Calendar: May 2009

30 04 2009

all month:

  • Mildura Arts Centre [link] ‘ornamentomology‘, a travelling jewellery exhibition by JMGQ [link]; 30 April- 3rd June
  • NGV International [link] ‘Dressed to Rule: Imperial Robes of China‘ (textiles); 17th April – 6th September
  • NGV Ian Potter [link] ‘Shared Sky‘ (two-dimensional); 13th March – 2nd August
  • Craft Vic, Natasha Dusenjko ‘Babel‘ (ceramics) [link], 6-8pm, artist talks at 5:30pm; 30th April – 13th June
  • South Melbourne Market: Style after dark (night market) [link]; 5:30 – 9pm every Thursday (7th, 14th, 21st, 28th)
  • Makers Mark [link], Carolyn DelzoppoFuture in the Past‘ (jewellery: cloisonne enamel), all of May

1st May: Lamington Drive [link], Andrea Innocent’s ‘alone, but not lonely‘ (illustrations); until 23rd May

3rd May: last day of Mark Strizic ‘Melbourne in Transition‘ (photographs) at Gallery 101, 101 Collins Street [link]

5th May: Gallery Funaki [link], opening of Marian Hosking’s ‘silver seams and small blocks‘ (jewellery); until 30th May

5th May: Studio 20/17 (Sydney), ‘Paper Text‘ (jewellery) [link]; opening night 7th May 6-8pm; until 30th May

6th May: last day for applications for Melbourne Design Market (held 14th June @ Federation Square) [link]

9th May: last day for entries into the Contemporary Wearables ’09 Jewellery Award and Exhibition, curated by the Toowoomba Regional Art Gallery [link]

9th May: Craft Vic ‘Hatch’ market [link], City Library, Flinders Lane, 11am – 4pm

14th May: Craft Vic presents a “free law talk entitled Expression, Authenticity and Appearance. The talk is being organised as part of Law Week 2009 and will be presented by Freehills Patent & Trade Mark Attorneys. This information session is ideal for all craft practitioners concerned with protecting intellectual property with copyright, trade marks and registered designs. Taking place on Thursday 14 May at 6-7pm, this talk is free! Places are limited of course, so please give us a call on 9650 7775 to book a spot for yourself and maybe for a friend too.” [link]

17th May: last day for Linden Centre for Contemporary Arts ‘A Secret Life of Plants‘ (two-dimensional) [link]

17th May: last day of No Vacancy Art Market, No Vacancy Gallery, QV [link]; from 24th April; Thu-Fri 11am – 9pm, Tues-Wed, Sat-Sun 11am to 5pm

17th May: Abbotsford ‘Makers Market’ and ‘Shirt and Skirt Market’ [link], 10am – 4pm

22nd May: last day for applications for 2010 City of Melbourne Arts grants [link]

23rd May: last day of Lucy Folk ‘Pasta‘ in the windows of Pieces of Eight [link]

26th May: Pieces of Eight, Meredith Turnbull’s ‘Some Become Strangers‘; until 20th June

…link to April calendar, and May sneak peek…





NGV Collection

29 04 2009

It seems that rainy days inspire me to visit to the National Gallery of Victoria (NGV). The intent for my visit was to see the ‘Dressed to Rule‘ exhibition (which I will write about shortly), but I also wanted to see if the exhibit of items from the jewellery collection had changed.

My last visit was less than a month ago, so I was a little surprised and pleased to see a new exhibit. On this visit, items from the collection were exhibited in one of the larger cases: a promotion! There were eight items last time, and this time there were twenty-seven; with Otto Kunzli being a major focus of this grouping.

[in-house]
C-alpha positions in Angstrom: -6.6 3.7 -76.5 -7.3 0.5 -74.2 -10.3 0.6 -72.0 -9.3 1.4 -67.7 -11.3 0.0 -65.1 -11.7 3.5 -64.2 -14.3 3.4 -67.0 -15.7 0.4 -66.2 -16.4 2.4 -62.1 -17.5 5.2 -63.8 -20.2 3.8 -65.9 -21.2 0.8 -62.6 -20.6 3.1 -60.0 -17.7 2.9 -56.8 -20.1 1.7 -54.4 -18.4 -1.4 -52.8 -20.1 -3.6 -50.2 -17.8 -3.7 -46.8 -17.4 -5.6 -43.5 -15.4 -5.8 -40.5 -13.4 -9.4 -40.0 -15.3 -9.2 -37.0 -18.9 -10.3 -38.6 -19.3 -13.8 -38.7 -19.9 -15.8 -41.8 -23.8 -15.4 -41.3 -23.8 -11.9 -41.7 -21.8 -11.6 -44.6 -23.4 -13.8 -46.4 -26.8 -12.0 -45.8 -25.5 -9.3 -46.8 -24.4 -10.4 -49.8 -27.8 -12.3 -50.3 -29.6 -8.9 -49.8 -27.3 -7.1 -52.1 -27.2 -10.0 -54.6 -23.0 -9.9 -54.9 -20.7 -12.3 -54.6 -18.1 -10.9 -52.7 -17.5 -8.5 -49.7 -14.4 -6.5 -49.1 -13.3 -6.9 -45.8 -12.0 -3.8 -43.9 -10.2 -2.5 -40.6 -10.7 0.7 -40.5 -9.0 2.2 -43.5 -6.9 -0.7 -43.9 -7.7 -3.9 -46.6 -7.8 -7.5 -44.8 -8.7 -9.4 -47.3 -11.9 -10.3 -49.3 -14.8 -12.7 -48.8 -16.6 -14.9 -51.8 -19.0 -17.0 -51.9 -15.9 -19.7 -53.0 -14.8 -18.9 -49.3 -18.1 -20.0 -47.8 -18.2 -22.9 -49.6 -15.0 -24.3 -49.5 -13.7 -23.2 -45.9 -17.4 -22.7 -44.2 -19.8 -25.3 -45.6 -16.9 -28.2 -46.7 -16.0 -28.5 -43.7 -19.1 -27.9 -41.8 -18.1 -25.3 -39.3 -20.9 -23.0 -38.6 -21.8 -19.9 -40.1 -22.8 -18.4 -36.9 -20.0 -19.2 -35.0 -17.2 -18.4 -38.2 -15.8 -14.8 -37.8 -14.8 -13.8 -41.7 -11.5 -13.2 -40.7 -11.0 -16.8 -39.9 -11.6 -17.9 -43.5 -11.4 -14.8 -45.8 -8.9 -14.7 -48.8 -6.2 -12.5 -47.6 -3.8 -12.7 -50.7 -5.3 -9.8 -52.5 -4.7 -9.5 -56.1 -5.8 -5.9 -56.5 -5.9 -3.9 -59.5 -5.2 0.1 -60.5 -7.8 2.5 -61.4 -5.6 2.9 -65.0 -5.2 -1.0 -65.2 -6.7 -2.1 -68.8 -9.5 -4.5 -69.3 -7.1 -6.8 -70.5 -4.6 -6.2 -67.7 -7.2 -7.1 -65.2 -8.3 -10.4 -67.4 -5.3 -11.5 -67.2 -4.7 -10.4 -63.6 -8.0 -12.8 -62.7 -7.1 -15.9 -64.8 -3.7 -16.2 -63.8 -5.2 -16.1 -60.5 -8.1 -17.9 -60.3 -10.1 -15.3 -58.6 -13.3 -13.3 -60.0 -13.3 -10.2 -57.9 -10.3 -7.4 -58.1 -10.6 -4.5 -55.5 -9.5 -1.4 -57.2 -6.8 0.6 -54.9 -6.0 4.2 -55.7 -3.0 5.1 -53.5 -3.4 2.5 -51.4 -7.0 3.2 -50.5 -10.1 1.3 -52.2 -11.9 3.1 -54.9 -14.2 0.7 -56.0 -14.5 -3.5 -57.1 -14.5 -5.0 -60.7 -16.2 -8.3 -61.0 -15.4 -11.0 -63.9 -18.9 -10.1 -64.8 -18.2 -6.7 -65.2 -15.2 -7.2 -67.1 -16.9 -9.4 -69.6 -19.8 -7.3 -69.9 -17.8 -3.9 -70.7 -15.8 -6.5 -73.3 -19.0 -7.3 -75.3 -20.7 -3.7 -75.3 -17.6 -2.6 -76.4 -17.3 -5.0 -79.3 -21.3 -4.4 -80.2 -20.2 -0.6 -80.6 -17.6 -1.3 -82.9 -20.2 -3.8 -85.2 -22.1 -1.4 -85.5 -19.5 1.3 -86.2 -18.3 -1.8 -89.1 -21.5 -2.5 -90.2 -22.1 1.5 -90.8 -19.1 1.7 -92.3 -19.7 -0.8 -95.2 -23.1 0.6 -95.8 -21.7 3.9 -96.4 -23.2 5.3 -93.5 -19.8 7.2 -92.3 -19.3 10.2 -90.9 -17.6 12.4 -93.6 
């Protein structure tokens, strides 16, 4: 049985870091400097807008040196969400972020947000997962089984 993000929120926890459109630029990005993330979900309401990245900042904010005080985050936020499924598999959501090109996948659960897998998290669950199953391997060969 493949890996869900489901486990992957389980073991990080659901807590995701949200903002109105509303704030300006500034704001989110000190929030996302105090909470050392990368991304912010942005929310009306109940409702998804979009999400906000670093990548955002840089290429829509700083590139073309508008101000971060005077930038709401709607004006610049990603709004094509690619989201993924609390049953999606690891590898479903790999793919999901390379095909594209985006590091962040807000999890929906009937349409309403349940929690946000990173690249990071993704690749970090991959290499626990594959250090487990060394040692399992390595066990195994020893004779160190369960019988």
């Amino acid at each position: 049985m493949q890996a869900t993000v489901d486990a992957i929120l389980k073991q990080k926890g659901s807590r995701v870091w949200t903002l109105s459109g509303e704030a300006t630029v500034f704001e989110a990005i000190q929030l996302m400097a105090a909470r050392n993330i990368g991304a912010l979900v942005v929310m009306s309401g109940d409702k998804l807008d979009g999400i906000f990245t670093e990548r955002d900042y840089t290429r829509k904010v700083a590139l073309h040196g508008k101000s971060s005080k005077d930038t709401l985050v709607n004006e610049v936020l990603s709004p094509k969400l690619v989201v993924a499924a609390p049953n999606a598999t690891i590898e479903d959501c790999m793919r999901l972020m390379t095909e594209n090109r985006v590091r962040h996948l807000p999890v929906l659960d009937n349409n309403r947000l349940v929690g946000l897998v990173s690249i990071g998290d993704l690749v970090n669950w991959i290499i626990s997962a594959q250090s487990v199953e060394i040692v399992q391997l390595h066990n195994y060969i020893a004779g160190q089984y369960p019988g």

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page 1

  • Nel Linssen, Necklace, 1995; paper – there are fantastic images on his website
  • Nel Linssen, Necklace, 1999; paper
  • Gert Mosettig, Necklace, 1998; aluminium, brass
  • Theresa Hilbert, Brooch, 1999; silver
  • Theresa Hilbert, Vessel, Pendant, 1996; silver

page 2

page 3

  • Otto Kunzli, Gold makes you blind, bracelet, 1980 – this is a well-known piece by Otto, where the gold bracelet is covered in black rubber
  • Otto Kunzli, Oh Say!’ Brooch, 1991 – again, another very well known piece, an acidic commentary on American life
  • Gerd Rothman, ‘For him for her for Mo Stahr’, bangle, 1990; gold
  • Karl Fritsch, Ring, 2005, 2005; oxidised silver, glass – I like the playful stacking of riotously colourful glass gems
  • Helen Britton, Red blue brooch, 2007
  • Helen Britton, Yellow structure, 2008
  • Peter Bauhius, Vessel, 2004; silver

page 4

I thought the photography policy of the NGV was not to allow visitors to take any photographs. However, on this one visit alone I saw two people taking photographs of items in the permanent collection; one even doing so with a guard standing right nearby – so is it okay?!

The NGV website offers good information on note-taking and sketching in the gallery, but it took a deal of searching to find their general conditions of entry where it is stated that: “Whenever you are on the NGV Premises you must not:

  • use photographic or recording equipment in areas where this has been restricted;
  • use flash photographic equipment without the express permission of the NGV;
  • use mobile phones and other devices in artwork display areas;
  • touch, or in any other way, interfere with artwork on display;
  • smoke in the building;
  • eat or drink in artwork display areas or other places where this is restricted; and
  • bring animals on the NGV Premises, except for guide dogs”

So, that must mean that photography in these areas was not ‘restricted’ – though I saw no clear signage as I wandered around various exhibits and gallery rooms, which areas were ‘restricted’ and which weren’t. Next time I will ask for photography permission … though I do like sketching….

Update (25th June): clarification on the policy was later achieved! see this post





Julie Carter @ Small Space Jewellery

27 04 2009

I regularly check the websites of the jewellery galleries / retail spaces, looking out for new work or notifications of upcoming exhibitions. Recently I found that Small Space was advertising new work by one of their in-house designers, Julie Carter. The image on the site was just beautiful, so I decided to visit.